Tunisia To Bypass Politicians, Appoint Technocrats Instead

Wikimedia Commons, Dacoslett
Please Share This Story!
Tunisia isn’t the first nation to appoint Technocrats instead of elected politicians, but people there are desperate for solutions that work. When everything is broken, the people beg for fixers and Technocrats step in. As the world disintegrates, calls for global Technocrats will be heard. ‚ĀÉ TN Editor

Tunisian Prime Minister-Designate Hichem Mechichi has proposed a cabinet of technocrats without allegiance to any political parties, in an effort to solve an impasse in the country’s politics.

Mechichi barely met the deadline to present his new cabinet. A press briefing at midnight on Monday ensured his cabinet was submitted just before the deadline on Tuesday.

Technocratic government

Mechichi has attempted to circumvent Tunisia’s entrenched political divisions by proposing a cabinet of technocrats with no representation from any political parties. In the midnight press briefing, he stated that he aimed to use a non-political cabinet to accelerate economic development and improve social support for Tunisians.

Mechichi’s proposed cabinet is the second cabinet under consideration in six months. Former Prime Minister Elyas Fakhfakh resigned following a scandal over a conflict of interest with his business ties, leading President Kais Saied to appoint Mechichi as the new prime minister.

The newly-proposed cabinet needs to win a vote of confidence from Tunisia’s divided parliament. Without a positive result, President Saied would be forced to order a dissolution of parliament and new elections, which would present a new blow to Tunisia’s post-2011 democratic process.

Difficult challenge

The cabinet presented on Monday night would consist of 28 members, 8 of whom are women. The cabinet would streamline three economic ministries into a single body led by Ali Kooli, the current Tunisian CEO of the Bahraini Arab Banking Corporation.

Mechichi’s gamble to sideline Tunisia’s bickering political parties could backfire as parliament has a final say on the proposed cabinet.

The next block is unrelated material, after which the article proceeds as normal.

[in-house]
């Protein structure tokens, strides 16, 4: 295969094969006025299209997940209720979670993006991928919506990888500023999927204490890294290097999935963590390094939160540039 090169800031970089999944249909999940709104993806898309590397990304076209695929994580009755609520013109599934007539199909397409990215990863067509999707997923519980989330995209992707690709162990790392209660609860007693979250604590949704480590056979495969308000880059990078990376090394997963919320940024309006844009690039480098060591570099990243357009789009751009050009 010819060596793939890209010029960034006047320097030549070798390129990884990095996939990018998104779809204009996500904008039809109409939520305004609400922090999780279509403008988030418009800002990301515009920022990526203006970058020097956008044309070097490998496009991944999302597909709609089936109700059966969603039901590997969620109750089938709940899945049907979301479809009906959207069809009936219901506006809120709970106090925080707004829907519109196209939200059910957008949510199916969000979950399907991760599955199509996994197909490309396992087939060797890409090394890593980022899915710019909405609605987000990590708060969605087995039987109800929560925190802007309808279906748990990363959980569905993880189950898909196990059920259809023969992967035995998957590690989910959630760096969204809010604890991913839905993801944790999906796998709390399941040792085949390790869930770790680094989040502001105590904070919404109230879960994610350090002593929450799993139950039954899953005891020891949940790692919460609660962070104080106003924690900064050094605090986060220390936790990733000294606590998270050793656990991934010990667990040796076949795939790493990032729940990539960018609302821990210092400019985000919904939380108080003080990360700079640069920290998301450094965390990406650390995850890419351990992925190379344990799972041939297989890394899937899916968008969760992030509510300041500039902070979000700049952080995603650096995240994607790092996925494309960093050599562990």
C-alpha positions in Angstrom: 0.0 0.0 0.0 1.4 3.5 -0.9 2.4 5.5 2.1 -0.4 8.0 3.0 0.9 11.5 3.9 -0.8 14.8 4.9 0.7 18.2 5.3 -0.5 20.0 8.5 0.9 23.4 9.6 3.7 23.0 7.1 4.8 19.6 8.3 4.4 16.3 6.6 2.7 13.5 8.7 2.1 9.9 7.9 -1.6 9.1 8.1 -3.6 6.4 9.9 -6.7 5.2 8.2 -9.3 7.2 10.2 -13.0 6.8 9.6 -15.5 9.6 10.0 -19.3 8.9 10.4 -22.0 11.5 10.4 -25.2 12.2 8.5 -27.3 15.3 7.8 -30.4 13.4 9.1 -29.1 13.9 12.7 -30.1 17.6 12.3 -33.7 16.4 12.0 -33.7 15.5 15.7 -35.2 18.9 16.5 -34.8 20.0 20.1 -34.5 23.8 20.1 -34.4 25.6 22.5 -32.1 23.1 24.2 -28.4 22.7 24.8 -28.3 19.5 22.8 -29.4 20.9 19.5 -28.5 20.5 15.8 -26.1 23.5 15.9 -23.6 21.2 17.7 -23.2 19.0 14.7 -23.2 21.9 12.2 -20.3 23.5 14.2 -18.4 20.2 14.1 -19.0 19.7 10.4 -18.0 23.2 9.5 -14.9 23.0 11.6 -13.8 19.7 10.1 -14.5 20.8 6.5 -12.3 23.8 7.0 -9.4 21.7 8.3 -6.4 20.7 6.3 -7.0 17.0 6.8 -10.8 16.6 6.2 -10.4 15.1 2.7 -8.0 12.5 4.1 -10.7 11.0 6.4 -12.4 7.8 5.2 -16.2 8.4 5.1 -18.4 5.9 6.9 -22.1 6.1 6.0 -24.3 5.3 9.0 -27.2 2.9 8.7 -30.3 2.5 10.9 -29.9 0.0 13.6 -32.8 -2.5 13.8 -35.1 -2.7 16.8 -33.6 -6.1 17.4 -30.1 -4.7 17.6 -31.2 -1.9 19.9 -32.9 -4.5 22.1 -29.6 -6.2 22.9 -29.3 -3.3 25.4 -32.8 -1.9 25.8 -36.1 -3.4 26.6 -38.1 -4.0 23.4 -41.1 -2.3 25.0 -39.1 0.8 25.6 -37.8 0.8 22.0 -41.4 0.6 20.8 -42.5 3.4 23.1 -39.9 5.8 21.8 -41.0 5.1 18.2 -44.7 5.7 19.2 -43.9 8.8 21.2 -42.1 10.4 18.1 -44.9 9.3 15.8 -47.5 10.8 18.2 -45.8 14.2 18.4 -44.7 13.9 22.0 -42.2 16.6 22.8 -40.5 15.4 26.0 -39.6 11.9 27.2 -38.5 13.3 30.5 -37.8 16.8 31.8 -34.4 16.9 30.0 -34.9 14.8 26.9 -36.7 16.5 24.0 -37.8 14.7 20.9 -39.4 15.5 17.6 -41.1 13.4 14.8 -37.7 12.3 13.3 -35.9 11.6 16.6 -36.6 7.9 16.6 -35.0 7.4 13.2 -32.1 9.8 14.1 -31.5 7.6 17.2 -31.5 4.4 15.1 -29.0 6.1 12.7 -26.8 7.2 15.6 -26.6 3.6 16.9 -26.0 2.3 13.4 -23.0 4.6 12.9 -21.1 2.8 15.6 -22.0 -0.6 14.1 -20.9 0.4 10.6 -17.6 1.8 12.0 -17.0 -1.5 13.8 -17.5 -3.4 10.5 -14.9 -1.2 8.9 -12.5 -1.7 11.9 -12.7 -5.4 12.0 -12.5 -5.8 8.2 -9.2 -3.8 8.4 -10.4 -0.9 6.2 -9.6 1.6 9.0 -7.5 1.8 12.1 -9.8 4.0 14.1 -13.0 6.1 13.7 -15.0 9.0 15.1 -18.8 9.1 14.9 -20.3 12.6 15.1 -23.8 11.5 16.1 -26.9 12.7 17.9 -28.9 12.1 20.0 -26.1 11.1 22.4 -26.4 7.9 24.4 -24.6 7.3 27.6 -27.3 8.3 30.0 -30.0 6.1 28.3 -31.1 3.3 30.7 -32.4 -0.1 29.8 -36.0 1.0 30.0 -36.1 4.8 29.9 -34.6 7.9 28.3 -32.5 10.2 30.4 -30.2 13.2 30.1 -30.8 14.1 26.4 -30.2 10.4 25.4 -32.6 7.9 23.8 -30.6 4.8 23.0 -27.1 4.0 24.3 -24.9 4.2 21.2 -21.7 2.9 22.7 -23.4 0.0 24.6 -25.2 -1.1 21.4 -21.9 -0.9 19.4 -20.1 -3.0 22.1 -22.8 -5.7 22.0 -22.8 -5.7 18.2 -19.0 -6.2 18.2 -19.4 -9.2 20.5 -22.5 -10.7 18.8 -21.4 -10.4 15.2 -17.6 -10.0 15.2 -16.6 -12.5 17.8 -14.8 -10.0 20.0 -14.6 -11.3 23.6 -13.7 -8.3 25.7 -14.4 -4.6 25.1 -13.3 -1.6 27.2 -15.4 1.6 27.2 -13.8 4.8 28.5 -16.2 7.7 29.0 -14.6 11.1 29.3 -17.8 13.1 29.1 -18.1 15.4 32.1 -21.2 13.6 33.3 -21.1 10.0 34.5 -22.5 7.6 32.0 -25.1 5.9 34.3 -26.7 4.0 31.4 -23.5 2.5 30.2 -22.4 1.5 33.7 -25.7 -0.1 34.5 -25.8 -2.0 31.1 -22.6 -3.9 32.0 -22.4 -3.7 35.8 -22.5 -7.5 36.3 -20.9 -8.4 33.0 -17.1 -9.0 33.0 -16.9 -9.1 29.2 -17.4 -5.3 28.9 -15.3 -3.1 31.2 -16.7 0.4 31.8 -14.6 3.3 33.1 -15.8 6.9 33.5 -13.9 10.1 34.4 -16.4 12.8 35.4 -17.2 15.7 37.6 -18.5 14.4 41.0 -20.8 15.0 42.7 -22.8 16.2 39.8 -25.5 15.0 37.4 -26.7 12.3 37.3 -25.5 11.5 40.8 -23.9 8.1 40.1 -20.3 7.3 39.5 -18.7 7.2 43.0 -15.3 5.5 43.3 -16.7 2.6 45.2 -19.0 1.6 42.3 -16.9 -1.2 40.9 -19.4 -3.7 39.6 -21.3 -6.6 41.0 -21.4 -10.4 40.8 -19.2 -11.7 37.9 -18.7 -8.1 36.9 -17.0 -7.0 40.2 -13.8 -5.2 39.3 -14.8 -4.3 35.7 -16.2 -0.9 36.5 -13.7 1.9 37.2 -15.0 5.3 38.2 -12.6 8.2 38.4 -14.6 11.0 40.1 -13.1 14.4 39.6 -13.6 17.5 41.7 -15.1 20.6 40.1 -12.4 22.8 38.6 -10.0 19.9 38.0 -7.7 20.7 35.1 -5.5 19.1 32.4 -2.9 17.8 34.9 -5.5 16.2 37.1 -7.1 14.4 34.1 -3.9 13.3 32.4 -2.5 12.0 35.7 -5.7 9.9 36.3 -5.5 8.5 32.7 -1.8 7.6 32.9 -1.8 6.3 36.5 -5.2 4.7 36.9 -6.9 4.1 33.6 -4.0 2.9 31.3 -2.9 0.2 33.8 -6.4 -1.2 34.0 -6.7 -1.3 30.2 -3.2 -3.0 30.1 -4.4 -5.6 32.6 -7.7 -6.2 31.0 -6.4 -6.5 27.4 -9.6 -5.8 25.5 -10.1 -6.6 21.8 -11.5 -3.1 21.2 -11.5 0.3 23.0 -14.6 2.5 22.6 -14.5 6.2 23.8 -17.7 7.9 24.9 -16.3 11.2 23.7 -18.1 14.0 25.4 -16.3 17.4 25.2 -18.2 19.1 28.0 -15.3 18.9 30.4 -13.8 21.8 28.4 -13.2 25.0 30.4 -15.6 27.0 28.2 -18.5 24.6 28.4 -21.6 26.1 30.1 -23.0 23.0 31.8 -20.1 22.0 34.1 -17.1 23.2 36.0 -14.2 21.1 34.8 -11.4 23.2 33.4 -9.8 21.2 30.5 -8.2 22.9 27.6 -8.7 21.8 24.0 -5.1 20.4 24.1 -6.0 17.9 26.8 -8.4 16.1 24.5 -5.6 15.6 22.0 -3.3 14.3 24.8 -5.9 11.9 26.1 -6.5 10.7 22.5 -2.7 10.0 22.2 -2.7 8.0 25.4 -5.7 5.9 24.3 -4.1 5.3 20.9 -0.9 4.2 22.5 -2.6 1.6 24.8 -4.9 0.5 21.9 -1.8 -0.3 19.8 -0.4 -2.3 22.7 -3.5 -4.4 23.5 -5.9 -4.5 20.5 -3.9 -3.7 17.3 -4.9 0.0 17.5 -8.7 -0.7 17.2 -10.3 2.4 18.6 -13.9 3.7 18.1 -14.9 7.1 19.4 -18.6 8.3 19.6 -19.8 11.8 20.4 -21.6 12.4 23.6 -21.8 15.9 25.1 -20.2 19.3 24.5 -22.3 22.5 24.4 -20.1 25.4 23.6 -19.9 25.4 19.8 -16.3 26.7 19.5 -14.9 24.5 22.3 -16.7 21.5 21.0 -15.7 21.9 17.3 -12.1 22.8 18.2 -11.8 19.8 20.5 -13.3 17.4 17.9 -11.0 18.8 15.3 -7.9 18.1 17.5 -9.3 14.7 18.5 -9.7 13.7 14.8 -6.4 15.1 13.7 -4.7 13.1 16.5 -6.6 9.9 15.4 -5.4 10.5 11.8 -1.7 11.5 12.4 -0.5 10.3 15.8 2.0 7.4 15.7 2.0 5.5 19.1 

The Republican Popular Union (UPR) stated on Monday that it would not support a technocratic government in principle. The UPR argued that such a government would ‚Äúcircumvent the principles of the second Republic and the people‚Äôs will,‚ÄĚ according to the Tunisian Press Agency (TAP.)

The National Council of the Democratic Current, also known as the Attayar Party, similarly rejected the concept of a technocratic cabinet on Monday. A statement by Attayar said the new prime minister-designate had ‚Äúembarked on fictitious talks.‚ÄĚ

Read full story here…

About the Editor

Patrick Wood
Patrick Wood is a leading and critical expert on Sustainable Development, Green Economy, Agenda 21, 2030 Agenda and historic Technocracy. He is the author of Technocracy Rising: The Trojan Horse of Global Transformation (2015) and co-author of Trilaterals Over Washington, Volumes I and II (1978-1980) with the late Antony C. Sutton.
Notify of

Newest Most Voted
Inline Feedbacks
View all comments

Pure and simple…….

Robert Olin

How about teaching all students how to build their own shelter and grow their own food (aquaponics) by the time they get out of high school. The government finances the materials, and holds the mortgage. People with a roof over their heads and food in their stomachs don’t revolt. And in the contract is the agreement to stop at two children.

Last edited 2 years ago by Robert Olin

For those who want more enslavement. I say let them have it. Do the rest of us a favor by not dragging the world into further enslavement and impoverishment with you. Stay out of the way and let the rest of us choose who (Christ) and what works for our health and our lives. The Apostle Peter speaks of people promising liberty while they themselves are the servants of corruption. People can say and believe what they choose to about Christ Jesus. There is not one sinner alive on earth that will ever measure up to His faithfulness, blessings or… Read more »